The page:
Kevin M. Blakely started as CEO of the Center City-based Risk Management Association just before the subprime-mortgage turbulence had graduated to crisis status.
In an interview in July 2007, he said that banks had "come a long way in developing new methods of modeling risk, but we haven't been through a major business cycle yet when these methods have been tested."
Well, now, we have. After the hundreds of billions spent on bank bailouts, you probably know how effective those methods were.
Many banks and other organizations were not investing in risk management the way that they should been, Blakely said yesterday.
And those computer models? "They've taken a real beating," he said. "But they're created by human beings and are based on assumptions made by human beings."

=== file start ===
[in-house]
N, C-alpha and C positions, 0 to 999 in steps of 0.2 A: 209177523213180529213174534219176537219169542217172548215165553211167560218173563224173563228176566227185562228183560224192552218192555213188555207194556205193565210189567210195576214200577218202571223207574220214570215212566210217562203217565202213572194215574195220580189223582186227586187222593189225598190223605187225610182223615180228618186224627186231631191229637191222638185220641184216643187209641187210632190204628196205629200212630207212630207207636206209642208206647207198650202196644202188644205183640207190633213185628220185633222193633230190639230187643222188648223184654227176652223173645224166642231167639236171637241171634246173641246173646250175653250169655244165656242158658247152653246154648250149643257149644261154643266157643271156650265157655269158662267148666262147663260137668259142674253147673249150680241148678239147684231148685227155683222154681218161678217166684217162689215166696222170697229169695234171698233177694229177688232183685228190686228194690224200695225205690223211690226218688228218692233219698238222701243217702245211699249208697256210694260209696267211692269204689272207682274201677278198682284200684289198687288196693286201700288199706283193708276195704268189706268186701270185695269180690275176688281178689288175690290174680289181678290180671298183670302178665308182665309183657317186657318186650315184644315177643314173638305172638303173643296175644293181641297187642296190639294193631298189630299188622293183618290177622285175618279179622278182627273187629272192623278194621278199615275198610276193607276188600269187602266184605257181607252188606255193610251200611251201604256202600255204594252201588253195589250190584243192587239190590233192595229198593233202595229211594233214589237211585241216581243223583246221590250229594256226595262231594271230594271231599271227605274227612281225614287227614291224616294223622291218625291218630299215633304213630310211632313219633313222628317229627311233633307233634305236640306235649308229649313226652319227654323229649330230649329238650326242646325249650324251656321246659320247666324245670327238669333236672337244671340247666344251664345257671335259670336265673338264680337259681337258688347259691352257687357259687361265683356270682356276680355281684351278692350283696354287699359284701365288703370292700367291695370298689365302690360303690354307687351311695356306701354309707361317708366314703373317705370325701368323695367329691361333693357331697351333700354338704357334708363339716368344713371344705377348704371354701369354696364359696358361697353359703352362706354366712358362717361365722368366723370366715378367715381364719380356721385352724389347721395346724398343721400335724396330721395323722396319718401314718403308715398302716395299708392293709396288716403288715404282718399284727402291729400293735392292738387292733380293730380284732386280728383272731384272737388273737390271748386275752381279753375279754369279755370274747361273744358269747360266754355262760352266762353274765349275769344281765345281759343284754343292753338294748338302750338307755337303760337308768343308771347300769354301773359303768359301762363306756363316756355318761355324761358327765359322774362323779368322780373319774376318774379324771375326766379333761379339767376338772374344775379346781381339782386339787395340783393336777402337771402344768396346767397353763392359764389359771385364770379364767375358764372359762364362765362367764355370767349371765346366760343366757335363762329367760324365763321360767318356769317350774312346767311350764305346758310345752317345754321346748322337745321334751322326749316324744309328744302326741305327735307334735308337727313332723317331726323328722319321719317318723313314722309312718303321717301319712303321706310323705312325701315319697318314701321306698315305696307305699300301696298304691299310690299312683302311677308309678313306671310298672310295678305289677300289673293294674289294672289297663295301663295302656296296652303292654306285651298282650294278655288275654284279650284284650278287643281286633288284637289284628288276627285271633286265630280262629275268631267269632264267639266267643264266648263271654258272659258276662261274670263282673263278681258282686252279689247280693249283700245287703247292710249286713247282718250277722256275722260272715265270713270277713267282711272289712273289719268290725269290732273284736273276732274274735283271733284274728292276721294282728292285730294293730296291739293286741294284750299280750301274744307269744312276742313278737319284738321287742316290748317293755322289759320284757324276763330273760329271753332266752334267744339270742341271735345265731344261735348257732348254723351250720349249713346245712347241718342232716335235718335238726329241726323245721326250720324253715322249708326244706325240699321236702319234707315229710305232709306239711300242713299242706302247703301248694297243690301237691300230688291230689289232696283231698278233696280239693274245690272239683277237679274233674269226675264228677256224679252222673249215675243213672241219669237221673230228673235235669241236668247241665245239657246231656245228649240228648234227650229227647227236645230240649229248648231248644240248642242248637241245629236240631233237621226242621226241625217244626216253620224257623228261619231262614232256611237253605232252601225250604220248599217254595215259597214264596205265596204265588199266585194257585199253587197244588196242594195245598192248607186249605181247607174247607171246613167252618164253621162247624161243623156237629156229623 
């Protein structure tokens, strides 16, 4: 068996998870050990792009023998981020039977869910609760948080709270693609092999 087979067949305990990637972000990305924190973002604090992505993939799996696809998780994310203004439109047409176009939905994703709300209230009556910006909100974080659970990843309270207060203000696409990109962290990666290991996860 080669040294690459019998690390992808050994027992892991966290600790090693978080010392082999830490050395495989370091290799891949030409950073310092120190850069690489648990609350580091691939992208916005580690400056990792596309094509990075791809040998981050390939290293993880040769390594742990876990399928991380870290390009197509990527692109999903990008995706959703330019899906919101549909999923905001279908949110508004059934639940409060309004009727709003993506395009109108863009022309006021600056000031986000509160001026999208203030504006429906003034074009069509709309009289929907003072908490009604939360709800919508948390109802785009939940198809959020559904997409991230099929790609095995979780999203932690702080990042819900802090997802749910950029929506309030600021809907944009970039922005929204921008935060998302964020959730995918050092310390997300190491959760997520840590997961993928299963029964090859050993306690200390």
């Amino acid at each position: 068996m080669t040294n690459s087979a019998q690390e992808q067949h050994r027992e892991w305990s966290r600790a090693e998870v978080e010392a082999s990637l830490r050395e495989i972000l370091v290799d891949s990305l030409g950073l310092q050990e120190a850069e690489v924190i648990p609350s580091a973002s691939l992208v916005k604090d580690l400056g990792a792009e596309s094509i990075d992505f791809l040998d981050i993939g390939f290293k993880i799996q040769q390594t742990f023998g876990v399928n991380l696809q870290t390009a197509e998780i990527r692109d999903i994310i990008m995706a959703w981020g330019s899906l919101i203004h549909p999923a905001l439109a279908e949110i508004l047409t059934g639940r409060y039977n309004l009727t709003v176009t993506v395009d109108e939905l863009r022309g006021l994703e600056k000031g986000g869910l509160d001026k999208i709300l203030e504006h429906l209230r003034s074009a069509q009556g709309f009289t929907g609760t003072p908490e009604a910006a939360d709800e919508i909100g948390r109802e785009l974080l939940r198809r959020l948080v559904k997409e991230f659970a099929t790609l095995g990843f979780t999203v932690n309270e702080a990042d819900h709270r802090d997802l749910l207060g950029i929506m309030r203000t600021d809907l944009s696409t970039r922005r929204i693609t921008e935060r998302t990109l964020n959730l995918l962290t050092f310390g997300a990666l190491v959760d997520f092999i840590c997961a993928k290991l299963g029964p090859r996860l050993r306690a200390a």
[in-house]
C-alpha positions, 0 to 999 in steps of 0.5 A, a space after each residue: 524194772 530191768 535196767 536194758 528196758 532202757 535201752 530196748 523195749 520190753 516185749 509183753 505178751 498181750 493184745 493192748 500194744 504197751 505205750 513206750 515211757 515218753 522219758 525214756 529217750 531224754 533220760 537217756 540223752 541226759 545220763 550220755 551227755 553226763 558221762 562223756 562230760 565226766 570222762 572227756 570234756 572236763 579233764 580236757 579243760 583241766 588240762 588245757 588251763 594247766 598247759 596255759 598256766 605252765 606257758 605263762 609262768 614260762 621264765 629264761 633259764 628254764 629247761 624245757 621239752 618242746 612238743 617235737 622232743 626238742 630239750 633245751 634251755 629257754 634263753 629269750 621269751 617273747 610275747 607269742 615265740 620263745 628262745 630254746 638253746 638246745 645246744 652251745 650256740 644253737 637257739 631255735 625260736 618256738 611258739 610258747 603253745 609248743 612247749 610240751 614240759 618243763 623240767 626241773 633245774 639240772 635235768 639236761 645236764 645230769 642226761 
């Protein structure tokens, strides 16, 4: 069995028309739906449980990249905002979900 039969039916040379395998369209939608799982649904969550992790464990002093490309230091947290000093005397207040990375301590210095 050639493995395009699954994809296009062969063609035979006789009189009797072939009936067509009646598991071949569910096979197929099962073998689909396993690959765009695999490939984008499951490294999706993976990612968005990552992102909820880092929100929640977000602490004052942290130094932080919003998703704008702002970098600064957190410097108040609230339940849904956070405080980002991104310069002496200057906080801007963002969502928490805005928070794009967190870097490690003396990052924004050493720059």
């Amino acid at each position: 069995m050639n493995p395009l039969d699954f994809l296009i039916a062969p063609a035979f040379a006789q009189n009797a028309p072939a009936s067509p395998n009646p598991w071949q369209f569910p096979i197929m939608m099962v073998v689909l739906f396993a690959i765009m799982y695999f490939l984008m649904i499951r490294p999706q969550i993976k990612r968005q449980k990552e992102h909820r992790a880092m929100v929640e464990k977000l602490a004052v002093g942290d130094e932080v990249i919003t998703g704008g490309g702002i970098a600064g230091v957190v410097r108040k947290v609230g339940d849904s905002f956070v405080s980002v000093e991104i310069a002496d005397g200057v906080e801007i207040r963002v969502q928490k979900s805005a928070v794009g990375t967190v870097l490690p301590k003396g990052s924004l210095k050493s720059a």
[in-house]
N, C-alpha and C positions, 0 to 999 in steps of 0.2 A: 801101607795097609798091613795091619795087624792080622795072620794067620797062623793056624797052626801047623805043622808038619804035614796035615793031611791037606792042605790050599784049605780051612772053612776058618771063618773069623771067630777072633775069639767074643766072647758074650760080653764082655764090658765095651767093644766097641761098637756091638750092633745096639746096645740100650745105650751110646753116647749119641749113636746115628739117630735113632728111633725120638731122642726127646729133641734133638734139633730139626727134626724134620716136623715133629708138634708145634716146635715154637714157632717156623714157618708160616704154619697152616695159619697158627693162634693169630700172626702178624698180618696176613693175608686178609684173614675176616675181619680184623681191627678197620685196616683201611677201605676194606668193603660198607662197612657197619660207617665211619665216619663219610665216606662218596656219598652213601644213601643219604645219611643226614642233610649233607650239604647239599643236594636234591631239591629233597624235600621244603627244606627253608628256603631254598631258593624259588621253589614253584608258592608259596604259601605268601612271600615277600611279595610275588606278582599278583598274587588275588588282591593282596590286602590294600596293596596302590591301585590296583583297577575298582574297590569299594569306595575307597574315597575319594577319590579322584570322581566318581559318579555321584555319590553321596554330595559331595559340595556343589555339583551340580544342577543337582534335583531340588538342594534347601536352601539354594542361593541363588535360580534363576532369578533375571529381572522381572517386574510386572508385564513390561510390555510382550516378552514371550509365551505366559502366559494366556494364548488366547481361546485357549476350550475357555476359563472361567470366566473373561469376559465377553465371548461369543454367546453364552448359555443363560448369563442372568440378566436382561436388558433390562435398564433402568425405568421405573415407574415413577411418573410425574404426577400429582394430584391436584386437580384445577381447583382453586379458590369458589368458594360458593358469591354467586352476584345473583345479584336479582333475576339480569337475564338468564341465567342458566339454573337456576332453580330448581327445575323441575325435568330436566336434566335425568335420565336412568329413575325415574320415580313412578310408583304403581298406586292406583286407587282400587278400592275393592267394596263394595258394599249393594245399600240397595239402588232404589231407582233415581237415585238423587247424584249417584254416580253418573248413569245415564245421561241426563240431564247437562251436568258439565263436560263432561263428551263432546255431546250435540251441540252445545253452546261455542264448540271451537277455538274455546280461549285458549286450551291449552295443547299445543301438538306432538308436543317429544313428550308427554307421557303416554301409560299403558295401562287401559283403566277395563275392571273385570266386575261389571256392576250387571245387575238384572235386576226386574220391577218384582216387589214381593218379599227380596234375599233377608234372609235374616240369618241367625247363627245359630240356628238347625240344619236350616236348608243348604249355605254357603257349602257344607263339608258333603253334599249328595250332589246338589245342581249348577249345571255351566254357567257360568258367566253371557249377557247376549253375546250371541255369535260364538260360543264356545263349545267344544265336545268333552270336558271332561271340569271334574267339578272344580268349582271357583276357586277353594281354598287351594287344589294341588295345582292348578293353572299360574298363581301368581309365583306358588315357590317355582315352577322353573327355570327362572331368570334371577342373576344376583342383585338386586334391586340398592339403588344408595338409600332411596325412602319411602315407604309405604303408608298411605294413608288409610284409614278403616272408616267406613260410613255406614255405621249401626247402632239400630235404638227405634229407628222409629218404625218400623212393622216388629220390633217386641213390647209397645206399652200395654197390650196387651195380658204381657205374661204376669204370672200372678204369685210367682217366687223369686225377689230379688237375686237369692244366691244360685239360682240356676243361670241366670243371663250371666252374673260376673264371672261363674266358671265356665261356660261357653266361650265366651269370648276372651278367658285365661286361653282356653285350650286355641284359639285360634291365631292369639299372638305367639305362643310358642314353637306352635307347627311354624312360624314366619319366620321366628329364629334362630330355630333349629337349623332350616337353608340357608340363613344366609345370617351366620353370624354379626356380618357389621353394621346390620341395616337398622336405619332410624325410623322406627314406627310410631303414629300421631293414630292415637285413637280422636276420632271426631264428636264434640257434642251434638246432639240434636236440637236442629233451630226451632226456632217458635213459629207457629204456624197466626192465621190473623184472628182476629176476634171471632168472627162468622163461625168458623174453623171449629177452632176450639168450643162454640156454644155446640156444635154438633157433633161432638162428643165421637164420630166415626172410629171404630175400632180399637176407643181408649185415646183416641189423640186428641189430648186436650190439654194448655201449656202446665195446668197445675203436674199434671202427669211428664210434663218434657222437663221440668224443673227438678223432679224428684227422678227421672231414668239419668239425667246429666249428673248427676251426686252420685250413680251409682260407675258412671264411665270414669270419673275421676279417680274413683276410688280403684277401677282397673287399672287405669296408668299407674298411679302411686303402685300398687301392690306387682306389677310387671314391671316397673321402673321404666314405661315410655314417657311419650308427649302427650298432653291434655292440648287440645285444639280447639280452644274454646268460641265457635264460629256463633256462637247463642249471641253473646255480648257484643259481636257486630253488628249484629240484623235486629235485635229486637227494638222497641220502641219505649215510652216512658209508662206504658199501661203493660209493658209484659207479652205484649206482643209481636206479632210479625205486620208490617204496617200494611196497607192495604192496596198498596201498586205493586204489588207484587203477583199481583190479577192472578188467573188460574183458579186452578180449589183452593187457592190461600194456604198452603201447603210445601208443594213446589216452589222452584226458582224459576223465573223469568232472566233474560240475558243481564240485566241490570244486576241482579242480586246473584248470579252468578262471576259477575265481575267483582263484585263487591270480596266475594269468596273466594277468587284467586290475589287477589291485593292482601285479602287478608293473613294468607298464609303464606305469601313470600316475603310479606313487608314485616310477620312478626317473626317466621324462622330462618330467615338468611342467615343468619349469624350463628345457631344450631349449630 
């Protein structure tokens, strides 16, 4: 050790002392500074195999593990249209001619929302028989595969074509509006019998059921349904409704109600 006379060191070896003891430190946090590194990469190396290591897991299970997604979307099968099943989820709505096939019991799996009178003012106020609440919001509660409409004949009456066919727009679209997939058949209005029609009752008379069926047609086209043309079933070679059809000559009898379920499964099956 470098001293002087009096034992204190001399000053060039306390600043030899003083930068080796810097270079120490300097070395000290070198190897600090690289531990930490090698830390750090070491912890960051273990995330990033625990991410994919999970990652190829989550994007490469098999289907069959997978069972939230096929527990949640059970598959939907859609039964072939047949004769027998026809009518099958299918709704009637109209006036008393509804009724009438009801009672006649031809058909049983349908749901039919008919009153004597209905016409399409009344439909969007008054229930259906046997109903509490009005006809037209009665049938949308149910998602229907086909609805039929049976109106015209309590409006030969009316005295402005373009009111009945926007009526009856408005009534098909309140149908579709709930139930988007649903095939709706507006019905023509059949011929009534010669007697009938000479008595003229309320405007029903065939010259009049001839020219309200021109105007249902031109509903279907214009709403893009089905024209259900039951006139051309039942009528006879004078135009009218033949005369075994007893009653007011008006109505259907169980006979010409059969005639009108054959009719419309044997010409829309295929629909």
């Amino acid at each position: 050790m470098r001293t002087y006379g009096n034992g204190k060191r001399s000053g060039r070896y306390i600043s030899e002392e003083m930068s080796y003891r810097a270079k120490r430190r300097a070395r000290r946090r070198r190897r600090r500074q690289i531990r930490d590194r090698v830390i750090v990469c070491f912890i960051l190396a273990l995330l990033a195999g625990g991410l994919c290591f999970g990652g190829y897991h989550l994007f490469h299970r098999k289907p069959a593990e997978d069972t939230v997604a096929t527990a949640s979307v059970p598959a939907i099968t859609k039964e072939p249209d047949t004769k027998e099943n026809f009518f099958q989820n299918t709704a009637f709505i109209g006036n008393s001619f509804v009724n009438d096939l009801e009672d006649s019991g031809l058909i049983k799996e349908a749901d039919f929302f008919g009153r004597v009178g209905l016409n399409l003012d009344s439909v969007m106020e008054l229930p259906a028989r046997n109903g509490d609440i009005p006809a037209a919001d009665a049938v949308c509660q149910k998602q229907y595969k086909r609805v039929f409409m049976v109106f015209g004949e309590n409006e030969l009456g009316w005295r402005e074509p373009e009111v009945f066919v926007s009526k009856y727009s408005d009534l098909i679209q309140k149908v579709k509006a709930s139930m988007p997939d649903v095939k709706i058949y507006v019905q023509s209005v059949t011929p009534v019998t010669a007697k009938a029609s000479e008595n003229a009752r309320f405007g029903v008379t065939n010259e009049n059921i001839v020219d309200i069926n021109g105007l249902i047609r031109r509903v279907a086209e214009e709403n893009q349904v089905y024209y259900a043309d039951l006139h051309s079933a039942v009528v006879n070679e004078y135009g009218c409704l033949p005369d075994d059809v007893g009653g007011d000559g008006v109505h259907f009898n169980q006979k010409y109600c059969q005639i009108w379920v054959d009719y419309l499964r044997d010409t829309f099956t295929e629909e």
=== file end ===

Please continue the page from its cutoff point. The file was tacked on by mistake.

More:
What got lost in the chase for revenues and profits was that human element. "We made models out to be the be-all and end-all of risk management. We lost sight of the human judgment needed and the subjective decisions that are necessary," he said.
Now a renewed emphasis on risk management is in vogue, and so are chief risk officers, such as Blakely, who'd spent more than a decade as one at KeyCorp in Cleveland.
On Wednesday, Huntington Bancshares Inc., of Columbus, Ohio, announced that Blakely would become its new chief risk officer in early July.
For this next hurrah, he can thank his long involvement in the small but influential Philadelphia nonprofit that he's run for nearly two years. Blakely, 58, had served as a board member of RMA from 2000 to 2002 with Stephen D. Steinour, the former CEO of Citizens Financial Group.
In January, Steinour became CEO of Huntington Bancshares, which tapped $1.4 billion in capital through the Treasury Department's Troubled Asset Relief Program last fall. Blakely said Steinour called him after Huntington's chief risk officer indicated he wanted to leave for family reasons.